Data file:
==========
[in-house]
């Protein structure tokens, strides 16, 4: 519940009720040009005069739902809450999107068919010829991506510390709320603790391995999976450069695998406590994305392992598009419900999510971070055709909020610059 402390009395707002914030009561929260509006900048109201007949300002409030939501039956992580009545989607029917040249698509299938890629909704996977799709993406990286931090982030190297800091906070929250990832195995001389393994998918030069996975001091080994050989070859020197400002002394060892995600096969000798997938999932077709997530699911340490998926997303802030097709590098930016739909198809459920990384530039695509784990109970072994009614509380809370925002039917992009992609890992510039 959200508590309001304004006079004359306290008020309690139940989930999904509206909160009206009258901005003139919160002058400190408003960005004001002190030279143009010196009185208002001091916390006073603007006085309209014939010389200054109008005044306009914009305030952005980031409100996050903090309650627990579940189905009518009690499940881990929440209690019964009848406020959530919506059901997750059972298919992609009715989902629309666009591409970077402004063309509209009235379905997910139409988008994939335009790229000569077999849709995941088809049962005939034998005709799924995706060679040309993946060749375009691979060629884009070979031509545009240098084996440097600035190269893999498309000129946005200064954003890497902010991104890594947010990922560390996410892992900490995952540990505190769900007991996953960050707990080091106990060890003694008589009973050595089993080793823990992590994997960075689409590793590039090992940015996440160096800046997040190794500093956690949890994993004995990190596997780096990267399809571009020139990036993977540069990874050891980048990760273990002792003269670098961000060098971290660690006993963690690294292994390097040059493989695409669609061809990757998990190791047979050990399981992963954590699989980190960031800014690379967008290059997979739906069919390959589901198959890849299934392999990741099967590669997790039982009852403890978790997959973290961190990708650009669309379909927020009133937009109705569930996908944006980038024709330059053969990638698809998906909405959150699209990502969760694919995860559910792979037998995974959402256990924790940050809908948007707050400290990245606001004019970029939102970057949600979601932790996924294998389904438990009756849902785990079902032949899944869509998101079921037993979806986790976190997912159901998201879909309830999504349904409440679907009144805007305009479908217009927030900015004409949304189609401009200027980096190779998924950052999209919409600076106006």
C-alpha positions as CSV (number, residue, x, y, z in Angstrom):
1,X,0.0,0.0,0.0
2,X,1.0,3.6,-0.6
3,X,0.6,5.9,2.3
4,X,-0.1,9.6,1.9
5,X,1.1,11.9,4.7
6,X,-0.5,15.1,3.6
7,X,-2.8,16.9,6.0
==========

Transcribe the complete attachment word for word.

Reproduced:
[in-house]
């Protein structure tokens, strides 16, 4: 519940009720040009005069739902809450999107068919010829991506510390709320603790391995999976450069695998406590994305392992598009419900999510971070055709909020610059 402390009395707002914030009561929260509006900048109201007949300002409030939501039956992580009545989607029917040249698509299938890629909704996977799709993406990286931090982030190297800091906070929250990832195995001389393994998918030069996975001091080994050989070859020197400002002394060892995600096969000798997938999932077709997530699911340490998926997303802030097709590098930016739909198809459920990384530039695509784990109970072994009614509380809370925002039917992009992609890992510039 959200508590309001304004006079004359306290008020309690139940989930999904509206909160009206009258901005003139919160002058400190408003960005004001002190030279143009010196009185208002001091916390006073603007006085309209014939010389200054109008005044306009914009305030952005980031409100996050903090309650627990579940189905009518009690499940881990929440209690019964009848406020959530919506059901997750059972298919992609009715989902629309666009591409970077402004063309509209009235379905997910139409988008994939335009790229000569077999849709995941088809049962005939034998005709799924995706060679040309993946060749375009691979060629884009070979031509545009240098084996440097600035190269893999498309000129946005200064954003890497902010991104890594947010990922560390996410892992900490995952540990505190769900007991996953960050707990080091106990060890003694008589009973050595089993080793823990992590994997960075689409590793590039090992940015996440160096800046997040190794500093956690949890994993004995990190596997780096990267399809571009020139990036993977540069990874050891980048990760273990002792003269670098961000060098971290660690006993963690690294292994390097040059493989695409669609061809990757998990190791047979050990399981992963954590699989980190960031800014690379967008290059997979739906069919390959589901198959890849299934392999990741099967590669997790039982009852403890978790997959973290961190990708650009669309379909927020009133937009109705569930996908944006980038024709330059053969990638698809998906909405959150699209990502969760694919995860559910792979037998995974959402256990924790940050809908948007707050400290990245606001004019970029939102970057949600979601932790996924294998389904438990009756849902785990079902032949899944869509998101079921037993979806986790976190997912159901998201879909309830999504349904409440679907009144805007305009479908217009927030900015004409949304189609401009200027980096190779998924950052999209919409600076106006």
C-alpha positions as CSV (number, residue, x, y, z in Angstrom):
1,X,0.0,0.0,0.0
2,X,1.0,3.6,-0.6
3,X,0.6,5.9,2.3
4,X,-0.1,9.6,1.9
5,X,1.1,11.9,4.7
6,X,-0.5,15.1,3.6
7,X,-2.8,16.9,6.0